The Tallinn Gustav Adolf High School (GAG) has resolved to organize all future class trips for primary school pupils in Estonia only in order to maximize the time of class teachers and ensure that all students have the opportunity to participate.
This week, the Director of the GAG, Henrik Salum, sent a letter to the parents of primary school students informing them that it has been decided, in collaboration with the school administration and the class teachers, to coordinate class trips only within Estonia. The traditional eighth-grade French study excursion to France and other Erasmus+ exchange initiatives are the only exceptions.
Salum explained to ERR that the decision was based on two factors. First, the workload of classroom instructors.
"The workload of classroom teachers is increasing, but their pay does not appear to increase. This has been a concern for classroom teachers, who in primary schools might not always want to assume responsibility for students on abroad field trips," he said.
The second reason is parental concern; some parents have contacted the school because they believe the excursions are too costly.
"A trip abroad is expensive, but how do you explain to a child that he or she cannot go? We are attempting to ensure that all pupils can participate in a class event," he said.
Salum said that upper secondary classes travel abroad quite often, but "in primary school, trips abroad have been rather the exception."
The fact that slightly more than half of the class has previously participated in class excursions raises the question of whether or not this is a class trip. Parents who are not experiencing financial hardship frequently take the initiative to propose a trip abroad. According to Salum, their desire to diversify their children's educational opportunities is understandable.
"But there will always be parents, particularly in these more difficult economic times, for whom it is a tremendous effort for their child to be able to participate or who are forced to forego participation for entirely financial reasons," he said.
A Swedish cruise may not cost more than a journey to Saaremaa in Estonia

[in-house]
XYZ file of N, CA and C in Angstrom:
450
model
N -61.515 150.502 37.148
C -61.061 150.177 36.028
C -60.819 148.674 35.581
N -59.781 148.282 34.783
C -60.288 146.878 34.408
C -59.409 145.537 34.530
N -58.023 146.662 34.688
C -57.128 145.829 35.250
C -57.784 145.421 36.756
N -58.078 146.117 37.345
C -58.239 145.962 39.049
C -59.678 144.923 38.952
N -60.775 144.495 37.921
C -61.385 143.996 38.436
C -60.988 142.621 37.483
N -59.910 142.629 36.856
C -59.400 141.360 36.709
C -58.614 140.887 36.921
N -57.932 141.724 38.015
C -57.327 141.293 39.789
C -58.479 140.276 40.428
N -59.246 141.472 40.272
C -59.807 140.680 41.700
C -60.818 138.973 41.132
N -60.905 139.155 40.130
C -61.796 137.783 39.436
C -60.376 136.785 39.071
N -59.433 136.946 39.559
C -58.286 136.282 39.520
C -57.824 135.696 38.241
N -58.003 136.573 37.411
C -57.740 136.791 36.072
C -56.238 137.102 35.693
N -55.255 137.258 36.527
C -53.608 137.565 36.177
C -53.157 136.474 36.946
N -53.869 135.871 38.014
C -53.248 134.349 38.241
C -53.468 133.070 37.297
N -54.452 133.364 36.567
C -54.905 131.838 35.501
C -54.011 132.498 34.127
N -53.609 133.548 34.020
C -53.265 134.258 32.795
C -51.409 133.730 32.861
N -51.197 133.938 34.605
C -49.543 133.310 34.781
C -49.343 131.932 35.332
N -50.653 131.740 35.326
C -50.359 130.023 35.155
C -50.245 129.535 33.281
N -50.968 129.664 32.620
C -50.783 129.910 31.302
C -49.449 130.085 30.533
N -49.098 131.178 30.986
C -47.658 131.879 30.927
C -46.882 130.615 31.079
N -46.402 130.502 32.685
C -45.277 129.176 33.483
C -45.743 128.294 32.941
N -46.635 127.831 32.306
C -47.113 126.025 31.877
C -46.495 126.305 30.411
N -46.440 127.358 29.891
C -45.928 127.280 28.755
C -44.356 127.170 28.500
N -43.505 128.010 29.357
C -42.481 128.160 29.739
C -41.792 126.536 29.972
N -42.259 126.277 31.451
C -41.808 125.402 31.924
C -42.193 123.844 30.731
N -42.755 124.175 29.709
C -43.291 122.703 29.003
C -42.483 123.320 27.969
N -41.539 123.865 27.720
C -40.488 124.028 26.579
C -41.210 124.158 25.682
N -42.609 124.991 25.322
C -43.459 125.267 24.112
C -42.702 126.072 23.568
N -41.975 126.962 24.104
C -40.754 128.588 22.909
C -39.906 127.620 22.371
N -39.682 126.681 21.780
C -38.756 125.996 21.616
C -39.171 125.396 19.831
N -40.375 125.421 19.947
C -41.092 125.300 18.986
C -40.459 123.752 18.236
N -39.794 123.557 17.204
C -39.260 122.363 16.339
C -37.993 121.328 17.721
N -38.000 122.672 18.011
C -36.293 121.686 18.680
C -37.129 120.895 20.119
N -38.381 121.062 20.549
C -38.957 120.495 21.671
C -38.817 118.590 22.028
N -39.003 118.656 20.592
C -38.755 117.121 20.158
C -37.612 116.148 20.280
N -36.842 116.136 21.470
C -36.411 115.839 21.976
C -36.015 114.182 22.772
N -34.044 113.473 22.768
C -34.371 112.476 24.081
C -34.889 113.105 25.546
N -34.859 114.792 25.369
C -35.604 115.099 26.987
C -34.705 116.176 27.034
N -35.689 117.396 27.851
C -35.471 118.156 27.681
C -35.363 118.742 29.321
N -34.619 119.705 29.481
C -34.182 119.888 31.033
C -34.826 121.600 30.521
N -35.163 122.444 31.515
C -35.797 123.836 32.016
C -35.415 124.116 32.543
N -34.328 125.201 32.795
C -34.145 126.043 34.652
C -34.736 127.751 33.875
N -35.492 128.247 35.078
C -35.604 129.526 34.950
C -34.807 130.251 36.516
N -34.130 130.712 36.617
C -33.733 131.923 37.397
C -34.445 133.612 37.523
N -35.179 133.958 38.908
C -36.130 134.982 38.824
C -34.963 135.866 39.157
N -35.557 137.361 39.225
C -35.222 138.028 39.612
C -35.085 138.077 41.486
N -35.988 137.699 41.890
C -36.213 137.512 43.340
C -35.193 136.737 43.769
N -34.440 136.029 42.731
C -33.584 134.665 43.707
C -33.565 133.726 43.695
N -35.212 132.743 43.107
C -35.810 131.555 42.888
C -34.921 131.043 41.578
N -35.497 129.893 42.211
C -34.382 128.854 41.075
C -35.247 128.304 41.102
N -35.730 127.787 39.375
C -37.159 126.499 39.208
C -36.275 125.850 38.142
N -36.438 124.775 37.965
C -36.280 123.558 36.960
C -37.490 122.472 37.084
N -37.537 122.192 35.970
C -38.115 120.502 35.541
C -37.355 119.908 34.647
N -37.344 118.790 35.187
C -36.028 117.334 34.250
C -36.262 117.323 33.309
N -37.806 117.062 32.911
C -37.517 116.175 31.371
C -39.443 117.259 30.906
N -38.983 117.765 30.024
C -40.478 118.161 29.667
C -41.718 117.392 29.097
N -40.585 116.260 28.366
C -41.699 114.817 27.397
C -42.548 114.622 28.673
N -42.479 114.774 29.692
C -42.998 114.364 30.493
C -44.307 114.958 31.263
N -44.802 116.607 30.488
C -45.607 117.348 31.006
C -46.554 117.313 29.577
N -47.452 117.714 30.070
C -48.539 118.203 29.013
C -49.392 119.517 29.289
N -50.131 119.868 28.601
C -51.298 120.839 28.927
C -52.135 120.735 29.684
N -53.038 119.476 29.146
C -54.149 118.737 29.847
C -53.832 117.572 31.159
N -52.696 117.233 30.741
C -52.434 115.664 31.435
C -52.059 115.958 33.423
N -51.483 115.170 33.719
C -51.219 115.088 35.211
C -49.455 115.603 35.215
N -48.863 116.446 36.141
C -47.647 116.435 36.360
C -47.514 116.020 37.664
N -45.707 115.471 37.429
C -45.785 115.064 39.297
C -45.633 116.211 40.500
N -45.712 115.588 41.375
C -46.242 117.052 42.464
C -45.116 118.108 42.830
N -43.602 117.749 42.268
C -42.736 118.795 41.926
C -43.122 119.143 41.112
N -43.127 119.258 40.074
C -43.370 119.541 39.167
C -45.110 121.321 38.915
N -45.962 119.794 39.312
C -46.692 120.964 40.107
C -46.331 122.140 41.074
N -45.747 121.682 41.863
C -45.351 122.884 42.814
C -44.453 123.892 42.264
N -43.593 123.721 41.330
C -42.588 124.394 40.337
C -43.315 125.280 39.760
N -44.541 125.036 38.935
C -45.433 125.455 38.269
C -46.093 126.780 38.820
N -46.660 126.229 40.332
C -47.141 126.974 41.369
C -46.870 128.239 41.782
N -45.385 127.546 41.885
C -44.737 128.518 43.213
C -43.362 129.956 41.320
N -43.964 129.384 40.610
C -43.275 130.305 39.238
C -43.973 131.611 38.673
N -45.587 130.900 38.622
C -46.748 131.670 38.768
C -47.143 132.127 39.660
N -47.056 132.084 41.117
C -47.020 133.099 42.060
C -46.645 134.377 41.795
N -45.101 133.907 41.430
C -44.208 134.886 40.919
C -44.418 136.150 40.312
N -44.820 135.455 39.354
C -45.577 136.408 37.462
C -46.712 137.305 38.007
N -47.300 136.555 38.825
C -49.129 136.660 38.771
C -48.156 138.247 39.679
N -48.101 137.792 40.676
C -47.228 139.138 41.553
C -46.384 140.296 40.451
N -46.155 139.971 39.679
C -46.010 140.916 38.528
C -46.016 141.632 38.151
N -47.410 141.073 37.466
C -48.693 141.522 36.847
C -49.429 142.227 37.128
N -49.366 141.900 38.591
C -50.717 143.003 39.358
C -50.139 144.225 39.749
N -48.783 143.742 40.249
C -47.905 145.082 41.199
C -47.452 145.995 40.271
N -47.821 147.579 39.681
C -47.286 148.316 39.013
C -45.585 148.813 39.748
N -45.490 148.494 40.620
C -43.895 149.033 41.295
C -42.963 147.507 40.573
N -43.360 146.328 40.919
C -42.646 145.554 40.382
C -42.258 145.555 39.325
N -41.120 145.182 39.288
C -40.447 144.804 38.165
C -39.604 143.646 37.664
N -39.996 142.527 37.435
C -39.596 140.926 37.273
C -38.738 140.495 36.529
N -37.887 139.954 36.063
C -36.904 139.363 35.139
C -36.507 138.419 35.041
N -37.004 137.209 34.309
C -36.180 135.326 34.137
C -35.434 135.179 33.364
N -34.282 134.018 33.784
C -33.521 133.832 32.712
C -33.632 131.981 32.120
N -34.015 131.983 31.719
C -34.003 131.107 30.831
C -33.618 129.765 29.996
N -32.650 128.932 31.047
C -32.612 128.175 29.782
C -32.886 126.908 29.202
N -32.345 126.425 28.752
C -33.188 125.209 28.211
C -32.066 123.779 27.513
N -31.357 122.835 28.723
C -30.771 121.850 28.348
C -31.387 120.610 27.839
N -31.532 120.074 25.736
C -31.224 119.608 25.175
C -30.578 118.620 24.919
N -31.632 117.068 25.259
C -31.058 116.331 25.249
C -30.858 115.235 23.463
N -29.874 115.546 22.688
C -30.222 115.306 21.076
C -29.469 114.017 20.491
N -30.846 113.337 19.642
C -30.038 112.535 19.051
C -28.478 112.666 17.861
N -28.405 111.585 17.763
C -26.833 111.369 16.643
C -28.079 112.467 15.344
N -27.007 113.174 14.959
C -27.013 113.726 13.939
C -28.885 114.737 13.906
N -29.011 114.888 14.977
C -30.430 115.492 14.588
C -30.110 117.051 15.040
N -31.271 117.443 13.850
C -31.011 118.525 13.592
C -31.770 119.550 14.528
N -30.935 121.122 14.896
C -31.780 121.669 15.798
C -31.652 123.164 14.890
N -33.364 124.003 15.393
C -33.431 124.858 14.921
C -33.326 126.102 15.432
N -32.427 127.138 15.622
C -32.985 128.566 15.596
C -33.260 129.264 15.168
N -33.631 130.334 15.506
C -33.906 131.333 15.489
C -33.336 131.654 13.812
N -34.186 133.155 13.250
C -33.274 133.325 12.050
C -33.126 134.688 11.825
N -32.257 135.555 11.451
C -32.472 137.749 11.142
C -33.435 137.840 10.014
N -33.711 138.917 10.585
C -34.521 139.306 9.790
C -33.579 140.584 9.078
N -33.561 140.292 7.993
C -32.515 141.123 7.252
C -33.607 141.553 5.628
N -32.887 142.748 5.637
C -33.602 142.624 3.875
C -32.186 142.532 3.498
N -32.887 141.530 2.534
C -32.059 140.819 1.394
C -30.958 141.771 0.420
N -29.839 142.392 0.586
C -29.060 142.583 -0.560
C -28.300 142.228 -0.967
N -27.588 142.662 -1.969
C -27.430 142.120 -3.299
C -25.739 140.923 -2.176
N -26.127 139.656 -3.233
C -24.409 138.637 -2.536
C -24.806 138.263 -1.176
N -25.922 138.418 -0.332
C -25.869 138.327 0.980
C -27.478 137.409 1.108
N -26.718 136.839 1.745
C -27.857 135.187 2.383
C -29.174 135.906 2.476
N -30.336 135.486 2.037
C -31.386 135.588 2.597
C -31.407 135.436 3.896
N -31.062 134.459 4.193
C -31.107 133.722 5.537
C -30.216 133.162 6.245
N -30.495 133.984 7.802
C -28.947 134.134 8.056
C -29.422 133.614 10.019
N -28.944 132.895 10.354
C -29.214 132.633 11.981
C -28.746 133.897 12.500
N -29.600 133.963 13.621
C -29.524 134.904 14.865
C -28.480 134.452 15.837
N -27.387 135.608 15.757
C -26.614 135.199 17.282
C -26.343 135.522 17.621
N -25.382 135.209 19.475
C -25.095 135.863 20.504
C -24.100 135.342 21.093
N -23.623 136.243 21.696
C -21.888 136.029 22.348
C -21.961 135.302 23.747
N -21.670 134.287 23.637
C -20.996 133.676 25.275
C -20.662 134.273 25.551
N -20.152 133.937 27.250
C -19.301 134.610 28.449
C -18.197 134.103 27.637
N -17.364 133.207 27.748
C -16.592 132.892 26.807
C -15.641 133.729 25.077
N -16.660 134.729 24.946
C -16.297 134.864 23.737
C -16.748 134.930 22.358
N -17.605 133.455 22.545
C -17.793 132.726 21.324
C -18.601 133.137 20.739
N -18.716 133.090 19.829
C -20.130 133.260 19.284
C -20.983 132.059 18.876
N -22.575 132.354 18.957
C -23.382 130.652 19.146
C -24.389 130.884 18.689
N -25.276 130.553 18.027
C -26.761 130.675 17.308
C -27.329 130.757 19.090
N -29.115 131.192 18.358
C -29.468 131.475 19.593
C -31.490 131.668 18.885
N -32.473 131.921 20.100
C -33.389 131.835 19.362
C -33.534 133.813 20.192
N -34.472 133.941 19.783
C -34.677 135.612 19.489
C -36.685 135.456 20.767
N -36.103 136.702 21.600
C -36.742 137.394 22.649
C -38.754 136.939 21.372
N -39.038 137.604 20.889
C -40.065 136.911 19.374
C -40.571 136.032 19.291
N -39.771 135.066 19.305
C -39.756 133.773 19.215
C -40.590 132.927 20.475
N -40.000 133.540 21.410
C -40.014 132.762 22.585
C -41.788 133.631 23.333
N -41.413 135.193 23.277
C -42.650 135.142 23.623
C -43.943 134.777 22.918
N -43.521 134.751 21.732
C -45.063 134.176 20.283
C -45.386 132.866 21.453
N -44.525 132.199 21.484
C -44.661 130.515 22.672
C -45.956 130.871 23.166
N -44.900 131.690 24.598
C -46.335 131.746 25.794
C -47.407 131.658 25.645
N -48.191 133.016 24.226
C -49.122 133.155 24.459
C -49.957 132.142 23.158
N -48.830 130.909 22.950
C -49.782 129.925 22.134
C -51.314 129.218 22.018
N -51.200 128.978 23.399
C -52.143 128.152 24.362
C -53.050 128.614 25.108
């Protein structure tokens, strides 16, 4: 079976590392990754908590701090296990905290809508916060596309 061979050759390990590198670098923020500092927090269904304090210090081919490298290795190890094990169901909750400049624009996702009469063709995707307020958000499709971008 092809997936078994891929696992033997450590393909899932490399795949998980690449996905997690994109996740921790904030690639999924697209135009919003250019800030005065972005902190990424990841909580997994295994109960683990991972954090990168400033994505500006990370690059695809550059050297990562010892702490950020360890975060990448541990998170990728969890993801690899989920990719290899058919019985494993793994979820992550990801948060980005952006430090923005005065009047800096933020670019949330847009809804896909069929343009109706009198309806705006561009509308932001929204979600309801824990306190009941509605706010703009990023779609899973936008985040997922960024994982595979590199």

Ene Tannberg, the principal of Tartu Miina Härma High School (MHG), said that their primary school students typically go on field trips in the spring, and that they also travel abroad, but only to neighboring countries; there are no large, costly trips to further away countries. Nor has there been a need to restrict travel.
"Cruises to Sweden have been very popular, as have trips to the Jurmala water park in Latvia, but not on a large scale, rather individual visits," she said.
Furthermore, in the spring, a German teacher took her pupils to Austria, and now a physics teacher is organizing a field trip to CERN, the European Organization for Nuclear Research in Geneva, for students with a specific interest.
"These are excursions in which students must pay a participation fee. At the same time, these boat journeys to Sweden or Finland have not been overly costly when compared to, say, a few days on the Estonian islands, which would be in the same price range," Tannberg said, adding that Swedish cruises can be even cheaper for students.
The headmaster of the Tallinn French Lyceum, Peeter Pedak, said that his institution has also discussed foreign trips, but more from the perspective of who should organize them. It is something that teachers do in their spare time. "It is not the teacher's responsibility, so we also need the parents' assistance to organize it," he said.
Pedak said that travel is an integral part of education and socialization, but travel arrangements are not part of the curriculum and therefore cannot be regulated by schools.
Editor: Kristina Kersa